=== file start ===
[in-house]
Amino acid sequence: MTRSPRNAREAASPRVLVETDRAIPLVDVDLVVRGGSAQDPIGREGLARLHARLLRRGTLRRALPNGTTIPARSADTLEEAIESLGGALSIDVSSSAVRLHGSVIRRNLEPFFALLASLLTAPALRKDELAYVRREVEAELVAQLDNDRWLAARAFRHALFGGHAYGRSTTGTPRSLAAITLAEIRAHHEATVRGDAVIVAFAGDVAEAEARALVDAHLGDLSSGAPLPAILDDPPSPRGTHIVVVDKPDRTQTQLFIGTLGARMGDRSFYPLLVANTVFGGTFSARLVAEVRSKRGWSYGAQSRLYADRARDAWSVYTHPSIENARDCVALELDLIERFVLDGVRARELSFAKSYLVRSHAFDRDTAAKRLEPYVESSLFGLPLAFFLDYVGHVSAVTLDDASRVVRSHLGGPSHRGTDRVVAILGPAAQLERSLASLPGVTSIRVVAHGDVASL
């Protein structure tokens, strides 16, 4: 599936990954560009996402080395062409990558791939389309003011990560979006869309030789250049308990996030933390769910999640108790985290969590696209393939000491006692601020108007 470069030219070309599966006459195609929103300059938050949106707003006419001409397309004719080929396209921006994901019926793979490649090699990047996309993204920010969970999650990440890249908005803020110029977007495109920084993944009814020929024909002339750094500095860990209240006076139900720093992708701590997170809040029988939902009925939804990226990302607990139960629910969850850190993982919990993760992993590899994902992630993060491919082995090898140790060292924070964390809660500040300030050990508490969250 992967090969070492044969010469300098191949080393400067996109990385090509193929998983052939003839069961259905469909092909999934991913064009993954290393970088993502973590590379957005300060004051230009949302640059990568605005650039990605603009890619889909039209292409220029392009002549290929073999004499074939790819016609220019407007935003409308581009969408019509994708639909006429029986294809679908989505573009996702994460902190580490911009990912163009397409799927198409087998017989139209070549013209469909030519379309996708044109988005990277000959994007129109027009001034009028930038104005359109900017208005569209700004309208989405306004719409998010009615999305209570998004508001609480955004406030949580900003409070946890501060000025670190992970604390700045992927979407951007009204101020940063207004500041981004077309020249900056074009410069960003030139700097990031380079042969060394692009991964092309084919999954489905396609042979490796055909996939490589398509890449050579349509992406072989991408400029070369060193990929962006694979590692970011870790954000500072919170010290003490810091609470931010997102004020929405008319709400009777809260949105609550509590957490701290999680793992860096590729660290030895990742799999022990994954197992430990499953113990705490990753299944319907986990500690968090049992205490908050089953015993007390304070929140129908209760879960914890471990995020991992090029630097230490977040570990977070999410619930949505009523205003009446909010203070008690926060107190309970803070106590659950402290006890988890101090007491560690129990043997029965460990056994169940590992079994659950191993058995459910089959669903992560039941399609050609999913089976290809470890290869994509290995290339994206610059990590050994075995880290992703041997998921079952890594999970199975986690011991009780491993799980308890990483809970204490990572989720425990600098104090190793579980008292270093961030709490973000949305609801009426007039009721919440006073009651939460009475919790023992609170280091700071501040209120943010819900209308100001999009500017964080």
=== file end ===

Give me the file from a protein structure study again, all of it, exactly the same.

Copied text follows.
[in-house]
Amino acid sequence: MTRSPRNAREAASPRVLVETDRAIPLVDVDLVVRGGSAQDPIGREGLARLHARLLRRGTLRRALPNGTTIPARSADTLEEAIESLGGALSIDVSSSAVRLHGSVIRRNLEPFFALLASLLTAPALRKDELAYVRREVEAELVAQLDNDRWLAARAFRHALFGGHAYGRSTTGTPRSLAAITLAEIRAHHEATVRGDAVIVAFAGDVAEAEARALVDAHLGDLSSGAPLPAILDDPPSPRGTHIVVVDKPDRTQTQLFIGTLGARMGDRSFYPLLVANTVFGGTFSARLVAEVRSKRGWSYGAQSRLYADRARDAWSVYTHPSIENARDCVALELDLIERFVLDGVRARELSFAKSYLVRSHAFDRDTAAKRLEPYVESSLFGLPLAFFLDYVGHVSAVTLDDASRVVRSHLGGPSHRGTDRVVAILGPAAQLERSLASLPGVTSIRVVAHGDVASL
């Protein structure tokens, strides 16, 4: 599936990954560009996402080395062409990558791939389309003011990560979006869309030789250049308990996030933390769910999640108790985290969590696209393939000491006692601020108007 470069030219070309599966006459195609929103300059938050949106707003006419001409397309004719080929396209921006994901019926793979490649090699990047996309993204920010969970999650990440890249908005803020110029977007495109920084993944009814020929024909002339750094500095860990209240006076139900720093992708701590997170809040029988939902009925939804990226990302607990139960629910969850850190993982919990993760992993590899994902992630993060491919082995090898140790060292924070964390809660500040300030050990508490969250 992967090969070492044969010469300098191949080393400067996109990385090509193929998983052939003839069961259905469909092909999934991913064009993954290393970088993502973590590379957005300060004051230009949302640059990568605005650039990605603009890619889909039209292409220029392009002549290929073999004499074939790819016609220019407007935003409308581009969408019509994708639909006429029986294809679908989505573009996702994460902190580490911009990912163009397409799927198409087998017989139209070549013209469909030519379309996708044109988005990277000959994007129109027009001034009028930038104005359109900017208005569209700004309208989405306004719409998010009615999305209570998004508001609480955004406030949580900003409070946890501060000025670190992970604390700045992927979407951007009204101020940063207004500041981004077309020249900056074009410069960003030139700097990031380079042969060394692009991964092309084919999954489905396609042979490796055909996939490589398509890449050579349509992406072989991408400029070369060193990929962006694979590692970011870790954000500072919170010290003490810091609470931010997102004020929405008319709400009777809260949105609550509590957490701290999680793992860096590729660290030895990742799999022990994954197992430990499953113990705490990753299944319907986990500690968090049992205490908050089953015993007390304070929140129908209760879960914890471990995020991992090029630097230490977040570990977070999410619930949505009523205003009446909010203070008690926060107190309970803070106590659950402290006890988890101090007491560690129990043997029965460990056994169940590992079994659950191993058995459910089959669903992560039941399609050609999913089976290809470890290869994509290995290339994206610059990590050994075995880290992703041997998921079952890594999970199975986690011991009780491993799980308890990483809970204490990572989720425990600098104090190793579980008292270093961030709490973000949305609801009426007039009721919440006073009651939460009475919790023992609170280091700071501040209120943010819900209308100001999009500017964080």